By the time the economy began to recover, the European crisis of 1931 plunged the world back into Depression, deeper and darker than before, in part due to the government interventions preceding it. 12 to 13 million found themselves unemployed in 1932 (Allen 57) and the Bonus Army fiasco, where thousands of unemployed veterans marched on Washington making Hoover a prisoner in his own White House sealed Hoover’s fate. Even though over the last 6 months of his term the economy began to slowly recover, it was not fast enough and FDR won election and implemented many of the very same policies Hoover had fashioned himself, to a now much more receptive electorate.

Hoover’s was a presidency of preparation for the welfare state to come. His presidency and the events that transpired during it conditioned Americans for the changes to come during FDR’s reign. At the time, Congress, the people, Hoover, nor even FDR had the stomach for the massive Federal expenditures that were eventually seen during FDR’s term and which are now seen (erroneously) as the remedy to the Depression (WWII ended the Depression and unemployment had risen to 18% by 1938). FDR had even campaigned in 1932 on his promise to slash Federal expenditures by 25% and to balance the budget, though this never happened and FDR later denied ever having promised to do so (Ferrell 154).

Still, it is generally accepted in casual historical parlance that it was Hoover’s lack of action that deepened the Depression and FDR’s promise of a more expansive welfare state that remedied it. Hoover’s limited socialism was replaced by FDR’s full-blown (Eduard Bernstein-styled) socialism–and America’s subsequent state capitalism. The system-threatening events caused by government interventions into the markets caused further interventions, and have given us the modern welfare state, despite Hoover’s reputation for opposing it.

Hoover worked tirelessly if ineffectually to end the Depression that shaped his presidency. He was trained as an engineer, not as a politician–he failed to shape Congressional policy and the national ethos at times when that was exactly what was needed. America did not need an Administrator only, they needed a salesman and a showman. Hoover was neither sales nor showman, and stubbornly refused to be so. During the economic crisis, the Bonus Army fiasco and other instances, Hoover demonstrated a lack of influence and a lack of savvy that became a hallmark of successful presidencies afterward. It is this that was the fatal flaw in Hoover’s presidency.


Republican Benjamin Harrison lost the popular vote to Grover Cleveland by 100,000 votes but carried a sizable Electoral College majority into his presidency. A lawyer at heart and in deed, Harrison promised a “Legal Deal”, appointing lawyers and businessmen primarily to his cabinet (King, Presidential Leadership 116). He detested the spoils system that was popular in politics at the time and was committed in principle to both the Constitution and the rule of law. A fine lawyer, indeed.

Six states entered the Union during Harrison’s term, North and South Dakota, Montana, Washington, Idaho and Wyoming. Harrison proposed and passed a billion dollar peacetime appropriation to construct steamships and increase the strength of the Navy and internationally was able to avoid conflicts with several potential adversaries. Long term, Harrison appointed four Supreme Court Justices in his four years, influencing the Court significantly.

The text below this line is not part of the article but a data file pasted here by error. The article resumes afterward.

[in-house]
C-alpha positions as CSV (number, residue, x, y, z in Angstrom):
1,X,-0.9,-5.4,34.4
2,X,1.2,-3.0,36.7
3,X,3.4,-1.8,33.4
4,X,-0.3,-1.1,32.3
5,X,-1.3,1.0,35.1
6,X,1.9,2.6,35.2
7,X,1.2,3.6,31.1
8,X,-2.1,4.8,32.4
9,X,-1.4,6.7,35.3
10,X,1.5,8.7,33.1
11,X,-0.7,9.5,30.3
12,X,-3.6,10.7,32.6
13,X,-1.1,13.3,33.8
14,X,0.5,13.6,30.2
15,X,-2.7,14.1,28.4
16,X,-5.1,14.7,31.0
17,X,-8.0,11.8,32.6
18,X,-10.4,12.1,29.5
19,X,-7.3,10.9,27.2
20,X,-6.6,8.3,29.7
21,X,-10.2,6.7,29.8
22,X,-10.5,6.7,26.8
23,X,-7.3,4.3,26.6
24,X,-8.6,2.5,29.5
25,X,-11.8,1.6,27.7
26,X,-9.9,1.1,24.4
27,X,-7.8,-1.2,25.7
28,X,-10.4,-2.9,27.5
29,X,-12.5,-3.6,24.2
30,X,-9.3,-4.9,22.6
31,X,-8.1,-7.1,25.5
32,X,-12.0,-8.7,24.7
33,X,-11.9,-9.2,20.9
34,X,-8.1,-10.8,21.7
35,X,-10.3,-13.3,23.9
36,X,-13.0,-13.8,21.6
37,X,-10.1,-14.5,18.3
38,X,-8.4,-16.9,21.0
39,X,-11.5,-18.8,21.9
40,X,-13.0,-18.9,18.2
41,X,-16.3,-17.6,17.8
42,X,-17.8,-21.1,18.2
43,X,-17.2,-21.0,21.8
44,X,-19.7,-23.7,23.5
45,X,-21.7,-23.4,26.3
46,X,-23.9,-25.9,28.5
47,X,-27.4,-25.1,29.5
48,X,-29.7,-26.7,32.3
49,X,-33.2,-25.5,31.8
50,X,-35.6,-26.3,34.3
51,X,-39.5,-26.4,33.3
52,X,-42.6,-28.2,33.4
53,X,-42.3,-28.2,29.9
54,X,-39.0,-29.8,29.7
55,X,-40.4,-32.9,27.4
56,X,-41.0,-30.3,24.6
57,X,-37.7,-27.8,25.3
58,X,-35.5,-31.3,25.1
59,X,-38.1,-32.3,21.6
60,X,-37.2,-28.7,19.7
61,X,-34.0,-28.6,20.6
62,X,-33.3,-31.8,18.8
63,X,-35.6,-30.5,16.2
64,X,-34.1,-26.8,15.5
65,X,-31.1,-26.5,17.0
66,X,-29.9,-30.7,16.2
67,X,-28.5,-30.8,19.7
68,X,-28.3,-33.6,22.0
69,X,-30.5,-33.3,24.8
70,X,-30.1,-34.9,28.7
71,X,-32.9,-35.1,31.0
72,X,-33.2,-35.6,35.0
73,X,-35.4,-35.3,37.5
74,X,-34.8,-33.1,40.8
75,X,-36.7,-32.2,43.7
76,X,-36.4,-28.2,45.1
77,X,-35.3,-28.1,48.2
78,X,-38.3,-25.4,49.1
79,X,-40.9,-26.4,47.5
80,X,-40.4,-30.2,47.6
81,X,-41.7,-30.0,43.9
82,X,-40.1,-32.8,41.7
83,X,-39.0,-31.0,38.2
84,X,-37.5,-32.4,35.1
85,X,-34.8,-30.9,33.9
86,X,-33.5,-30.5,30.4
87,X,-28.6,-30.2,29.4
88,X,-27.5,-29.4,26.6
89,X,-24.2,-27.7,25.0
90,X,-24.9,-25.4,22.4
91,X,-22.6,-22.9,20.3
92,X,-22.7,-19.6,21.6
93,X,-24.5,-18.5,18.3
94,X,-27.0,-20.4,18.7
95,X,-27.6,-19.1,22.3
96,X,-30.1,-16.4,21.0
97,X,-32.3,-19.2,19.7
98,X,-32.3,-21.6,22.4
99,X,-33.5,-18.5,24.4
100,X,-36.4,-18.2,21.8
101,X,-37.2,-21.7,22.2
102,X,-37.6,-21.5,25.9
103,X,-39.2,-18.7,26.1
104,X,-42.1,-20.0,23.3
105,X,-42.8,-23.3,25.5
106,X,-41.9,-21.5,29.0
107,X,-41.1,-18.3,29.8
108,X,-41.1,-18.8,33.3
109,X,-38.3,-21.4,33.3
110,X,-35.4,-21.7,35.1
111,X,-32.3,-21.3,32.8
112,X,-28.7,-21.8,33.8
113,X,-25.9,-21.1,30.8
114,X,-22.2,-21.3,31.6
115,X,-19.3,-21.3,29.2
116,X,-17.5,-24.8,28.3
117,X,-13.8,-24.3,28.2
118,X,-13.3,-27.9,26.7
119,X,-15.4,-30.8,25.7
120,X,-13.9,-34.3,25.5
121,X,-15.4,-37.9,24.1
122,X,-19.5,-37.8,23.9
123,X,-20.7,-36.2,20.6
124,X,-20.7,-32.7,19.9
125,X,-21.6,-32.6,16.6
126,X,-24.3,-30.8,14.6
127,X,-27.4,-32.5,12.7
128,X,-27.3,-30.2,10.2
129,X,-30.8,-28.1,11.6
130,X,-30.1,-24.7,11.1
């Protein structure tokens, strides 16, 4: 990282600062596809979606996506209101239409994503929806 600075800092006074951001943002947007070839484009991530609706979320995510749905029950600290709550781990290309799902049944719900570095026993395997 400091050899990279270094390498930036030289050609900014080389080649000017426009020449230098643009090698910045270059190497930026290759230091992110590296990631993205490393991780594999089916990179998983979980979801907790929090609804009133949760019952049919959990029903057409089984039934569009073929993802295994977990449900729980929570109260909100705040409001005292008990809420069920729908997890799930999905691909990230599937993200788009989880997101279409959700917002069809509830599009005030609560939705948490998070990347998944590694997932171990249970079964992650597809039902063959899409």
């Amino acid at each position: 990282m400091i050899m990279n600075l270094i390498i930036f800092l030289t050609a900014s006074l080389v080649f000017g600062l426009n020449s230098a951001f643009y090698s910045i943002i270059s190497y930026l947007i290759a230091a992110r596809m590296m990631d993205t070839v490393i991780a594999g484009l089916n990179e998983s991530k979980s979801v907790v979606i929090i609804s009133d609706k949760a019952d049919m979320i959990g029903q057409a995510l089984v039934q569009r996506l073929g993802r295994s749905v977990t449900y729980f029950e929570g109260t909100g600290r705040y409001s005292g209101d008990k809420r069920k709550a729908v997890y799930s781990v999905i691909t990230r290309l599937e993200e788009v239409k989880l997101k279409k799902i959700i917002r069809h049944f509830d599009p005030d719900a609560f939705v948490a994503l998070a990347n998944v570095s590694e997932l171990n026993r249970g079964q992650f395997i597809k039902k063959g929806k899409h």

Harrison was, however, blindsided in 1893 by the second worst Depression in U.S. history and according to Jessica King, a Harrison scholar, the Depression was in large part due to the silver purchase and the McKinley Tariff, which was passed by a Democratic Congress and was supported by the president. His term was ended when Cleveland returned for another go around and became the first president to win the popular vote three times.

Harrison might be viewed as a mediocre, perhaps even halfway decent president had the policies he supported not led the country into a devastating Depression. Harrison was thereby a pretty bad president, and the short term effects of his tenure were terrible–but the long term implications of his presidency were relatively small.

In this way, determining which president deserves to advance is difficult. Hoover was not really responsible for the worst Depression in history, but he directly exacerbated it through his policies and his lack of leadership. However, Harrison’s meddling in the economy was a direct cause of just the second worst Depression ever. Where this matchup should perhaps be decided is in overtime. The long term effects of Harrison’s presidency were fairly innocuous. Hoover’s long term effects damaged the national psyche and ushered in a century of statism. Harrison wins at the buzzer.

Vote for yourself!

Next: John Q. Adams (8) v. Andrew Johnson (11)


Allen, Frederick Lewis. Since Yesterday. Harper & Brothers Publishing: New York,

• Barber, James David. The Presidential Character: Predicting Performance In the
White House. 4th Ed. Prentice Hall, 1992.

Ferrell, Robert in Presidential Leadership. The Wall Street Journal and Free Press: New York, 2005.

• Lyons, Eugene. Our Unknown Ex-President: A Portrait of Herbert Hoover. Garden
City: Doubleday, 1948.

Myers, William S., and Walter H. Newton. The Hoover Administration: A
Documented Narrative. New York: C. Scribner’s Sons, 1936.

4 Responses to Presidential Bracketology: Hoover (9) v. Harrison (8)